Fintech News: October 21st, 2016

This week in fintech: Embracing fintech culture over fintech adoption, what finance can learn from disruption in the music industry, the invisible bank of the future, and the advantages of dollar-cost averaging.

Fintech adoption vs fintech culture (Bank NXT)

Banks are being called “all talk, no action” and it sounds just like this week’s presidential debate. While banks invest heavily in internal “innovation labs,” many struggle to implement these labs’ ideas into the larger organization. These banks should focus more on embracing a culture of change that rewards challenging the status quo, and less on ways to “out-innovate” the market.

From Sony to Spotify: What the Music Industry Can Teach Banking About Survival (The Financial Brand)

In a nutshell: “just because customers used to consume a product or service in one way, doesn’t mean that method will remain the preferred means of consumption forever.” From Sony’s Walkman to Apple’s iPod to streaming services like Spotify, the music industry has undergone transformations that many predict will occur in financial services.

The bank of the future will be invisible – KPMG (Finextra)

KPMG released research predicting the “invisible bank” of the future, where banks control the internal infrastructure, and consumer-facing products are built by the likes of Facebook, Apple, and Google. The most successful banks will embrace the platform model by driving down costs, building third-party partnerships, and locking down on security.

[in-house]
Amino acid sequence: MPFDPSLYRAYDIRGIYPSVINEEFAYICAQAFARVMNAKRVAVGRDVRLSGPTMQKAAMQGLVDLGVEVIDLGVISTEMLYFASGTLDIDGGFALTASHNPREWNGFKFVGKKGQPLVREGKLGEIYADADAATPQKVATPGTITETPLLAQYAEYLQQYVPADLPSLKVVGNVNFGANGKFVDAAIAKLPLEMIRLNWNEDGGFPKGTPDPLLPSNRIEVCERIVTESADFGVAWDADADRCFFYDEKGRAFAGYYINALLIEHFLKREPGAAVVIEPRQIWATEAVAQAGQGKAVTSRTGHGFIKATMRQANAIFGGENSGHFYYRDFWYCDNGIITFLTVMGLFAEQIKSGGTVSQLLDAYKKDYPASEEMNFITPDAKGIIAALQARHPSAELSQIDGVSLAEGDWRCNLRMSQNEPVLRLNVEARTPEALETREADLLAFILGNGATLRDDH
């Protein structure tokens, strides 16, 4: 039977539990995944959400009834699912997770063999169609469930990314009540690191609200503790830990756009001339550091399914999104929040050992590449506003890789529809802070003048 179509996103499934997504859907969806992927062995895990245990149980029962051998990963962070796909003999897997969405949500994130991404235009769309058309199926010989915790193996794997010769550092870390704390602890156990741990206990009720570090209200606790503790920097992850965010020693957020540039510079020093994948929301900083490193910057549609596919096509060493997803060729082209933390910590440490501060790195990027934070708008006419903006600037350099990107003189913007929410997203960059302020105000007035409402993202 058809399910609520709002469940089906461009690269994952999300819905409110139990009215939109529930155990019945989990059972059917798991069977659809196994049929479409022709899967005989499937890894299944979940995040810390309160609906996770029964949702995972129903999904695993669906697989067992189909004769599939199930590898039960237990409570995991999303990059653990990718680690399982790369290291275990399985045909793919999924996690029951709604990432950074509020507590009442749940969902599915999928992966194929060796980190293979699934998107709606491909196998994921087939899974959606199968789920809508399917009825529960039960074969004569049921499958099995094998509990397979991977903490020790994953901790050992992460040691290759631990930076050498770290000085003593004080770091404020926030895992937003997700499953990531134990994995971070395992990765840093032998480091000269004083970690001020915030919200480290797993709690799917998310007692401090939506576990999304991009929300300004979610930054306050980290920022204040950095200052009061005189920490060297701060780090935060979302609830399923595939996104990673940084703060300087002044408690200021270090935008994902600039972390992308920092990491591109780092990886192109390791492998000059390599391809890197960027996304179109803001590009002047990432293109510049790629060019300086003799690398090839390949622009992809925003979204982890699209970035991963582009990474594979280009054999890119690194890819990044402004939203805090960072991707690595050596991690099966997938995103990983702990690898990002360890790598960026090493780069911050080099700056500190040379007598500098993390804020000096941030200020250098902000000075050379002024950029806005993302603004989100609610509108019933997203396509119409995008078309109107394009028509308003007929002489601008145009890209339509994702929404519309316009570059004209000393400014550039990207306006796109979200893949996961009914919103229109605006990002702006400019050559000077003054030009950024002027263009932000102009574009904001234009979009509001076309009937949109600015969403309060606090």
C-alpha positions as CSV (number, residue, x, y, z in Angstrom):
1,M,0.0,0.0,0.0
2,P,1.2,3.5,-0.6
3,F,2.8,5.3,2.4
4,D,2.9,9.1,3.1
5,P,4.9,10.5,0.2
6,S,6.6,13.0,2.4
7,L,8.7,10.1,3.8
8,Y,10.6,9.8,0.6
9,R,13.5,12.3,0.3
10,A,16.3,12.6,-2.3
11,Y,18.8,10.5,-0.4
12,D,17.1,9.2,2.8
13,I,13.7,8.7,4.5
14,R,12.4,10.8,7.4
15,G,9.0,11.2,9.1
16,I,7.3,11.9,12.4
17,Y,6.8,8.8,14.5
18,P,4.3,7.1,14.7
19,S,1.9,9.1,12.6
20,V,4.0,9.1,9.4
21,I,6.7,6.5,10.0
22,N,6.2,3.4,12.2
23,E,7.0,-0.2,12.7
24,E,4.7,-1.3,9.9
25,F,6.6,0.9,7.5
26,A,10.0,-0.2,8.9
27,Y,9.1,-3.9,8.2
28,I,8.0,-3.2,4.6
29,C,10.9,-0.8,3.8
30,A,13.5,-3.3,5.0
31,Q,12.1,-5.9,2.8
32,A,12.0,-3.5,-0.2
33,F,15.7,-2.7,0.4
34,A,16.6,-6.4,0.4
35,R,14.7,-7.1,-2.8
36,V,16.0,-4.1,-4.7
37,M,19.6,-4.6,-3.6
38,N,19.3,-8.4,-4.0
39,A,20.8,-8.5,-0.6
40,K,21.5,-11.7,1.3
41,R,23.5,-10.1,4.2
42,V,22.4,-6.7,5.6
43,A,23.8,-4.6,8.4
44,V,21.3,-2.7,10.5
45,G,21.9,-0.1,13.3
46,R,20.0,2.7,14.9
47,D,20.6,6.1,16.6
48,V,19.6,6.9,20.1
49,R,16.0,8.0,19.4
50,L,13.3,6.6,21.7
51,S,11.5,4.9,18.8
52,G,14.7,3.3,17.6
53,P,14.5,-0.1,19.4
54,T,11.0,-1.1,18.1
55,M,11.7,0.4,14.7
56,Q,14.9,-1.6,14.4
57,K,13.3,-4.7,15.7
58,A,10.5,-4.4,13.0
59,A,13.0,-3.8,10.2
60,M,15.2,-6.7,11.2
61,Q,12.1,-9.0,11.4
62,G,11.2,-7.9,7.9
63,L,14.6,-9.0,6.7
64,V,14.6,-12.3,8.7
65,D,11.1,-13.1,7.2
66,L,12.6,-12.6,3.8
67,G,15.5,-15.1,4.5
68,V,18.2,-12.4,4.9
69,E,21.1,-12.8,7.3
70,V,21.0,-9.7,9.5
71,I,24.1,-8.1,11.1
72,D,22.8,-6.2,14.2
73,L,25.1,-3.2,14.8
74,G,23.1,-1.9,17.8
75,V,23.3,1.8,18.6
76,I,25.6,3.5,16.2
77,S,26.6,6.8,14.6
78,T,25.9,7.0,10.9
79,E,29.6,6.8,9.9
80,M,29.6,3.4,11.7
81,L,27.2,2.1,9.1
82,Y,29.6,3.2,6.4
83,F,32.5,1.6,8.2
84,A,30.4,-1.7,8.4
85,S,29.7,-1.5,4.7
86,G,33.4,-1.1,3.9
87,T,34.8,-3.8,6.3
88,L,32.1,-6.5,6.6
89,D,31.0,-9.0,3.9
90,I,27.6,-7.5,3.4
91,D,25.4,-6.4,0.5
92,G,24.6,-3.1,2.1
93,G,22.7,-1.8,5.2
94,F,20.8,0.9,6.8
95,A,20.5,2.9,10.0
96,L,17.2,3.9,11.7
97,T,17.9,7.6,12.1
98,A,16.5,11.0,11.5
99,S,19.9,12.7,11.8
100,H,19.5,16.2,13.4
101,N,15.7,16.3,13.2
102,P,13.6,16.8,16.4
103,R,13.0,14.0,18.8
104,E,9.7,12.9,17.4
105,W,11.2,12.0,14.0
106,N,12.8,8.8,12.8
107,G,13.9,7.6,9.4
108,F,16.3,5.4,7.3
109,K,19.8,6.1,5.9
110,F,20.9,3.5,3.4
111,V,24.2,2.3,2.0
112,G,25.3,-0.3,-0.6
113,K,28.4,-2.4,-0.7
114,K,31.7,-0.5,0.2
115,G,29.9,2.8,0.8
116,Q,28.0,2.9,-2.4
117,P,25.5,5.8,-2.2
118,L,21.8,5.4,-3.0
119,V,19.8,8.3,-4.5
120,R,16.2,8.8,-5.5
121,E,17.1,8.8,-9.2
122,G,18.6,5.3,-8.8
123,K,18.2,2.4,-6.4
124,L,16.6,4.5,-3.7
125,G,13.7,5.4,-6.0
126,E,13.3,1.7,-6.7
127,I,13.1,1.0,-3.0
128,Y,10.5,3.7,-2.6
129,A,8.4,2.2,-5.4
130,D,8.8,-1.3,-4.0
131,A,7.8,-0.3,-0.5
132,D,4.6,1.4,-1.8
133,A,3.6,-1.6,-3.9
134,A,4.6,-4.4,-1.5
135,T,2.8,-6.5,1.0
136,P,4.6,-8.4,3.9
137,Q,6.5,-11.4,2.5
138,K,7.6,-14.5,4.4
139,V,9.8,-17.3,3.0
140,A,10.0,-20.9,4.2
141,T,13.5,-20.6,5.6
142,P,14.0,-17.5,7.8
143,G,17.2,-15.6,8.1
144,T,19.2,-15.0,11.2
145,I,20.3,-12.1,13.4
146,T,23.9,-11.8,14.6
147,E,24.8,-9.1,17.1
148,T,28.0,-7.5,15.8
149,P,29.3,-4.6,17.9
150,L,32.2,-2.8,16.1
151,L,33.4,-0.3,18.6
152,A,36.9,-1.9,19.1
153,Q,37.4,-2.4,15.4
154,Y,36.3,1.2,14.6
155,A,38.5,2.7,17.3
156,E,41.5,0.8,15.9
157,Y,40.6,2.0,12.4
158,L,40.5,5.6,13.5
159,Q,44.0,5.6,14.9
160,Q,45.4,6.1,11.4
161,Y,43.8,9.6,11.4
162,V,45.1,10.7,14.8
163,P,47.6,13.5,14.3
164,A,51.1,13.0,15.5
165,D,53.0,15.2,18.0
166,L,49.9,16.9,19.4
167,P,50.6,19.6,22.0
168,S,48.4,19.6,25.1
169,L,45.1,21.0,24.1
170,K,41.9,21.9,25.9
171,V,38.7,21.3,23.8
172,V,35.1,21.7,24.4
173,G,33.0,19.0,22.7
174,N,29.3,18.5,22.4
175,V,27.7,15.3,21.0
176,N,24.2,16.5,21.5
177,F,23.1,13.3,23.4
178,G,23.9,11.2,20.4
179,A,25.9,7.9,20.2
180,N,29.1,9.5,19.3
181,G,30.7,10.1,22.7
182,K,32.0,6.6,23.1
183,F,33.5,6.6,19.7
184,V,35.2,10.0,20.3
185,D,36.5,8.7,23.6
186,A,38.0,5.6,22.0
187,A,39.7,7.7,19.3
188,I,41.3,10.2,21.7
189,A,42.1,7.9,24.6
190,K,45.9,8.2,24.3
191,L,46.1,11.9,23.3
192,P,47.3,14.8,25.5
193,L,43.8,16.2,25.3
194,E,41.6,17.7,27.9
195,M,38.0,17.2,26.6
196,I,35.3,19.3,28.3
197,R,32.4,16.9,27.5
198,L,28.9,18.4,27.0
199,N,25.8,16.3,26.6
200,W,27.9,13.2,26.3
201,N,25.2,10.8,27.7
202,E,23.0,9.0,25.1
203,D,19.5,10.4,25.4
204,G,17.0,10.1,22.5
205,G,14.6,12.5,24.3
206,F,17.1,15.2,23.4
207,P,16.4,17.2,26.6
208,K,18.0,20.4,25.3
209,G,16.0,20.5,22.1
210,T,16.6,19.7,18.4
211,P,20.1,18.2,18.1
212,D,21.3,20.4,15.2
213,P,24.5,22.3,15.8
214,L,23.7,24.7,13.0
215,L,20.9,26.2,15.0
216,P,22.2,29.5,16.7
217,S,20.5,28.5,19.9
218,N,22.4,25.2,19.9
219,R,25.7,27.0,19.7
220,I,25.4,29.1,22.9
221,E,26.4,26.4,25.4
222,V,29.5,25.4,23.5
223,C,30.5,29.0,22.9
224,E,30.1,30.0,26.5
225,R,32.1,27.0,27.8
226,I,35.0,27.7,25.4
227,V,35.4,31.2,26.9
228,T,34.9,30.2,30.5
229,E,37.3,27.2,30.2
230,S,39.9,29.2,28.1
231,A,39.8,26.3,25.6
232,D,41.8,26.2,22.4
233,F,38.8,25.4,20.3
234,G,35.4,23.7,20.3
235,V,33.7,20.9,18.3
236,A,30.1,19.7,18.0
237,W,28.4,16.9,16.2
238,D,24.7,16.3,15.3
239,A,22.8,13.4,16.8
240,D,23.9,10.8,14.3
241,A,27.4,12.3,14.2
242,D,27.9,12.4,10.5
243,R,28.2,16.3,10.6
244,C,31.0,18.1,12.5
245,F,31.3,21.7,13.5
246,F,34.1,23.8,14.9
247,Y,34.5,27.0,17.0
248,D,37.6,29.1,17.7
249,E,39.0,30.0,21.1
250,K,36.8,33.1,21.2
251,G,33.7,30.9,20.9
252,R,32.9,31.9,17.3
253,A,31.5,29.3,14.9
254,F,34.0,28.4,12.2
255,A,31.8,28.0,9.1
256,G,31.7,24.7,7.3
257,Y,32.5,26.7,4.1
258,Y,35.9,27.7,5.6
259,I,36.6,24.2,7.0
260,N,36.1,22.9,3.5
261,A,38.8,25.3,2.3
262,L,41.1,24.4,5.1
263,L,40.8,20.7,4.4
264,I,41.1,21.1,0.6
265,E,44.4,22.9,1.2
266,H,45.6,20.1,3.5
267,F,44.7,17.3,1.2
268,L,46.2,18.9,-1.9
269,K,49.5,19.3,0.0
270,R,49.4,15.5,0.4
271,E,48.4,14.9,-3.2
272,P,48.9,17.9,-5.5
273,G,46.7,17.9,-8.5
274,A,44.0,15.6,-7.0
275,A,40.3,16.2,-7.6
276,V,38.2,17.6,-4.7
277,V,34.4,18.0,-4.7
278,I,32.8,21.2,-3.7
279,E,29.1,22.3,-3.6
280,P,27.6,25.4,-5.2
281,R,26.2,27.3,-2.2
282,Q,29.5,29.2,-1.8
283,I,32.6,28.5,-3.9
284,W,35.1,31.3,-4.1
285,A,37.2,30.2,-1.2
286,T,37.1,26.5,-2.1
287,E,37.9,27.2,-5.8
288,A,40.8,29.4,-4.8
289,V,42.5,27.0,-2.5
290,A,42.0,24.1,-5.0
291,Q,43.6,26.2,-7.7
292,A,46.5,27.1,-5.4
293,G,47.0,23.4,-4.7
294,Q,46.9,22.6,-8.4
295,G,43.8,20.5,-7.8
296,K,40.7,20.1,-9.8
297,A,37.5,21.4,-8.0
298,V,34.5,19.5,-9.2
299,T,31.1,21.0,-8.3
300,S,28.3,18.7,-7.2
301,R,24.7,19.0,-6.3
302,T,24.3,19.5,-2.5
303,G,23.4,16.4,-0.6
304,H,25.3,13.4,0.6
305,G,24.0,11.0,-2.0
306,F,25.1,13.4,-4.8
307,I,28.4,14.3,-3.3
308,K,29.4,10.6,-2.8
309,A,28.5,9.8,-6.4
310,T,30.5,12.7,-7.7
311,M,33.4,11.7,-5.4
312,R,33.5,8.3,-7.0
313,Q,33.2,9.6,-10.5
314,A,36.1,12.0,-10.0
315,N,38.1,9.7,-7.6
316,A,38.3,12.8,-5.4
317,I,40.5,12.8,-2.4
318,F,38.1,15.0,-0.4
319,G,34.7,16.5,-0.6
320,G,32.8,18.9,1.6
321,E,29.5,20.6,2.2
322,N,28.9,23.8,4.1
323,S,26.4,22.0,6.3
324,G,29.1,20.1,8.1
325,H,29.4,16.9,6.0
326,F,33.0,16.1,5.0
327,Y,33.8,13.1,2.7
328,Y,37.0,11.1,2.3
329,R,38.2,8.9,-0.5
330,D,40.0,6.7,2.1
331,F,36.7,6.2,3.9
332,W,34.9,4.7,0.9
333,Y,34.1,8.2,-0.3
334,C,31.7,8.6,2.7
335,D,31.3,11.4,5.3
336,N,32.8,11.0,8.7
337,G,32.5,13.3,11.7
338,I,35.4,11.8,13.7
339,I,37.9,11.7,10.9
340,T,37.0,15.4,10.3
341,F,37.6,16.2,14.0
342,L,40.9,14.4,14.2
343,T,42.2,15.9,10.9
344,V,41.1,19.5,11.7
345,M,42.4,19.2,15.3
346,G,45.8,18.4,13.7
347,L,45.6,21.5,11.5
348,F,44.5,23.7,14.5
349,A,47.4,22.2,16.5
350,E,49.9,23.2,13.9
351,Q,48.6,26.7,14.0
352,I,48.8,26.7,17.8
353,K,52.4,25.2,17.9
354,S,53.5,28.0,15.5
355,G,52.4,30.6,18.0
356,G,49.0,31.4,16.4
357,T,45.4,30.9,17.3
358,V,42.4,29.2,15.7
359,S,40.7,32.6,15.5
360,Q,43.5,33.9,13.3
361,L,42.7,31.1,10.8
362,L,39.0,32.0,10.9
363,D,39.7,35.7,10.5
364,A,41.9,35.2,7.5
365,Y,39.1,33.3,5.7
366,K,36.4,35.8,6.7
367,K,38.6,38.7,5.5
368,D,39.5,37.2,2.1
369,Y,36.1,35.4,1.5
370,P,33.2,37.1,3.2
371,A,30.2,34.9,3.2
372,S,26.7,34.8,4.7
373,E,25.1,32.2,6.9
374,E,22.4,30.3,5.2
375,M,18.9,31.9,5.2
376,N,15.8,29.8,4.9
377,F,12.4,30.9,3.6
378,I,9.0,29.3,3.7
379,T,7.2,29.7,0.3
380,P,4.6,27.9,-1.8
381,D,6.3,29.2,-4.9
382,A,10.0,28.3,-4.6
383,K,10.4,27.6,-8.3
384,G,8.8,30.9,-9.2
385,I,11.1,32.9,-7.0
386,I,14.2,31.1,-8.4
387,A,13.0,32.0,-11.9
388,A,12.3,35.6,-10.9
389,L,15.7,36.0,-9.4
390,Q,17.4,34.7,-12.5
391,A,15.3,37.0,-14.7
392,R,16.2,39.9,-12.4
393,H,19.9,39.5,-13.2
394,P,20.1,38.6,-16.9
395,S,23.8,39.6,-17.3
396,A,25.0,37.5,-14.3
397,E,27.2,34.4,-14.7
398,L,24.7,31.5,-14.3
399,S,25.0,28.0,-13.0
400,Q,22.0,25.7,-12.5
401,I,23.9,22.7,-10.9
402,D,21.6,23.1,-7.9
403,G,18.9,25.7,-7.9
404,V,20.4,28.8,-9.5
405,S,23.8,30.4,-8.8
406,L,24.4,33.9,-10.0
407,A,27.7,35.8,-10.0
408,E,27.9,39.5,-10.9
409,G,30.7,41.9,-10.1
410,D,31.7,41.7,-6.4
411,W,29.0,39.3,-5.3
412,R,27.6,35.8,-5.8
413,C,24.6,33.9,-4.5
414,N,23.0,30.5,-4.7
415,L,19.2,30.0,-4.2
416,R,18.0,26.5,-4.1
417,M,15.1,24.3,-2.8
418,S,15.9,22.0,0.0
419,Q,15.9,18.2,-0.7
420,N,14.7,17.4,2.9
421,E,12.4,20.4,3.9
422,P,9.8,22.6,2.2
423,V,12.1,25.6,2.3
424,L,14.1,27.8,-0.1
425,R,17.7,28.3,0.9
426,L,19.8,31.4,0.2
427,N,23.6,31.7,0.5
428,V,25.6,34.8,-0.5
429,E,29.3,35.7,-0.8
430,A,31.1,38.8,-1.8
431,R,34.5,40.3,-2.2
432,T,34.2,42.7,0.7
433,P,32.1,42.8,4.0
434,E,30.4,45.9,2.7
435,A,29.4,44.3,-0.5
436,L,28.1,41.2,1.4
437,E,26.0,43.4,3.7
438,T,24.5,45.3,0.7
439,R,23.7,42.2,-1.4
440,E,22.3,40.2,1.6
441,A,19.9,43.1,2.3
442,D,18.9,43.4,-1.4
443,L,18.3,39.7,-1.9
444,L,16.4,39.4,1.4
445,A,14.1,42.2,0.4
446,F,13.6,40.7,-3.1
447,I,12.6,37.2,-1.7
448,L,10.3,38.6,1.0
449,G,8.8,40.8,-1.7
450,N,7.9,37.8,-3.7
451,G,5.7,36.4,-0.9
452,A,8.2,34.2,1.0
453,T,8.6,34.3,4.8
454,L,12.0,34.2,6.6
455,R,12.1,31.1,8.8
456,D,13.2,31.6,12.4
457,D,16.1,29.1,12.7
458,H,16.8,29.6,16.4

How Regular Investing Smooths the Market’s Ups and Downs (The New York Times)

Regularly timing your investments is one of the best ways to avoid stressing over market volatility. This strategy, known as dollar-cost averaging, removes the risk of trying to time the market. If you are putting away money every month, you are already taking advantage of dollar-cost averaging. Otherwise, newly popularized automated investing products make it easy to start.

Leave a Reply

Fill in your details below or click an icon to log in: Logo

You are commenting using your account. Log Out /  Change )

Google photo

You are commenting using your Google account. Log Out /  Change )

Twitter picture

You are commenting using your Twitter account. Log Out /  Change )

Facebook photo

You are commenting using your Facebook account. Log Out /  Change )

Connecting to %s